Thursday, January 17, 2013


I have been using the new mapping website I had posted about earlier this week.  This was made in conjunction with the University of Pittsburgh.  I am thankful I have found this website.  I think this will help in finding families and be useful to see what is near to where they lived.   For me I have been searching for the ethnic churches and perhaps you can find where they may have attended.


It has a small learning curve, but I think I am beginning to get the hang of it.   The site starts you out in  1890.  There have taken the known maps of Pittsburgh from 1835, 1855, 1882, 1890, 1903-07, 1910, 1923, a black and white map for 1939--but it is difficult to visualize it and a Google Earth type map for 2012.  I do not know if Google maps was what they used, but that is what it reminds me of.

It has a space at the top right where you can put in an address (your ancestor for instance) and then click on the various years to see how things have changed.  On the top left is a vertical bar that you can use to enlarge the picture or make it smaller and then it will show more of the community.

In the bottom right is a small box that will bring up a snapshot and it has a rectangle box that you can more about and it will follow it on the large map.  They maps are overlaid and you can click through the years, on some of them they will have a shadow from the previous map so you can follow what was there previously.

On some of the maps are located little gold "push pins", you can click on them and information about the location will appear and an external link if there is more information.  I have found these maps absolutely mesmerizing and fascinating.  I will demonstrate with the confluence of the three rivers

                                                                      Pittsburgh 1835

Pittsburgh 1882

Pittsburgh 1910

Pittsburgh 1923

Pittsburgh 2012

Pittsburgh 1939

After posting the picture of Pittsburgh 1939 I thought that my initial impression of the poor quality of the photographs may be incorrect.   I had to consider the time period, it was before pollution controls.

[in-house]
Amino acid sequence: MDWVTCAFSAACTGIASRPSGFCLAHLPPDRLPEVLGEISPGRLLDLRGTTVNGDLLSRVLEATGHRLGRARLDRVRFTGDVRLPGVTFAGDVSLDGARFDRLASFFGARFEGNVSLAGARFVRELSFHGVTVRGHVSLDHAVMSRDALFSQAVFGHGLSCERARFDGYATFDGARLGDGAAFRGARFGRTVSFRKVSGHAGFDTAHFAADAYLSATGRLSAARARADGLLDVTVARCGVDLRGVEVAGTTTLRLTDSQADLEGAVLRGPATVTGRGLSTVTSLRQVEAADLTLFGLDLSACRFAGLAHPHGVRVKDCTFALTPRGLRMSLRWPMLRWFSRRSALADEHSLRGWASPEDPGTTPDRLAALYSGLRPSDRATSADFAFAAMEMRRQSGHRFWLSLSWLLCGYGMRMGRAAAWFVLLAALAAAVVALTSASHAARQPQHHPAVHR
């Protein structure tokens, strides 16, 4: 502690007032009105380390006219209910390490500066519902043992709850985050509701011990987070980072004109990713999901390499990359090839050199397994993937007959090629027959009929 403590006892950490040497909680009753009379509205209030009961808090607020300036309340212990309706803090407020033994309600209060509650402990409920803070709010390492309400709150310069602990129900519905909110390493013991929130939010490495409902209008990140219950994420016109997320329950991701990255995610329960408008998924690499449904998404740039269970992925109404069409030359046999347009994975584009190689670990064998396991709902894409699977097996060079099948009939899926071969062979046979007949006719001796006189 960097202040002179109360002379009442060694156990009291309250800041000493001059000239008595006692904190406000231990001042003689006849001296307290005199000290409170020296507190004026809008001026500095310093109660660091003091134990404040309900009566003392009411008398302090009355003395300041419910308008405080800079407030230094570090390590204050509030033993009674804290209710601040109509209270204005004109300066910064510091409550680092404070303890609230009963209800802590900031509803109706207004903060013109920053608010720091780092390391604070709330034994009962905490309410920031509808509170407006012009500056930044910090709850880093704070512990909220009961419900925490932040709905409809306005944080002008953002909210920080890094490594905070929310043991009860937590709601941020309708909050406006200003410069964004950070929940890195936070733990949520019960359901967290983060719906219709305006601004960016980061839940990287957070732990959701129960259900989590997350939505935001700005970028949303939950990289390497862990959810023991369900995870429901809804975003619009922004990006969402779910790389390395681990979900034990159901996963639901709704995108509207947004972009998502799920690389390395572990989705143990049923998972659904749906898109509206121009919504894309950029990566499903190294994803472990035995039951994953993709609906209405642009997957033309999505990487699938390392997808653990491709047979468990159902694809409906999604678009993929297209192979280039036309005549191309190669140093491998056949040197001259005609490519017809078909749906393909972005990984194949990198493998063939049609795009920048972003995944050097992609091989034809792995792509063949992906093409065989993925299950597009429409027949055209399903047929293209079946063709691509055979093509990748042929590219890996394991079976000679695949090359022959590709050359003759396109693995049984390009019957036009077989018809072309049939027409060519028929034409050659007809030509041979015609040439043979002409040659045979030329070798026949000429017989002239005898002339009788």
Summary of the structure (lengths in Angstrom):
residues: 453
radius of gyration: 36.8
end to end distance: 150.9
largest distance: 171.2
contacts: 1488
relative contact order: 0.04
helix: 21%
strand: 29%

Although I have never seen the city full of pollution I have seen pictures of it.   My mother said that the city was so dark with the smog and the grime that the street lights would come on during the day.   

With that thought I am thinking that perhaps this was taken and it was the best that could be.  I will search for images of Pittsburgh before pollution controls.


  1. Thanks, Claudia, for the information and all of the work you put into your post.

  2. Thank you for sharing this information about Pittsburgh and its maps. My mother grew up in Allison Park (suburb north of Pittsburgh) and had ancestors there for a few generations. I plan to bookmark this post so when I have some time (and am researching a Pittsburgh ancestor), I will come back to this and really explore this map site. I just love old maps!

  3. Good job, Pittsburgh, for making the maps available. Good job, Claudia, for letting the rest of us know about them. Pittsburgh is one of my favorite cities, though I haven't been there in years. (Maybe I should say Pittsburgh was one of my favorite cities?)

    I wanted to let you know that I've given you the Wonderful Team Member Readership Award. (I hope you're accepting awards!) You can read more at (I finished the post late last night and didn't have the energy to contact everyone.) Thanks for being such a great supporter of my blog, both in reading and leaving comments. I appreciate it, Claudia!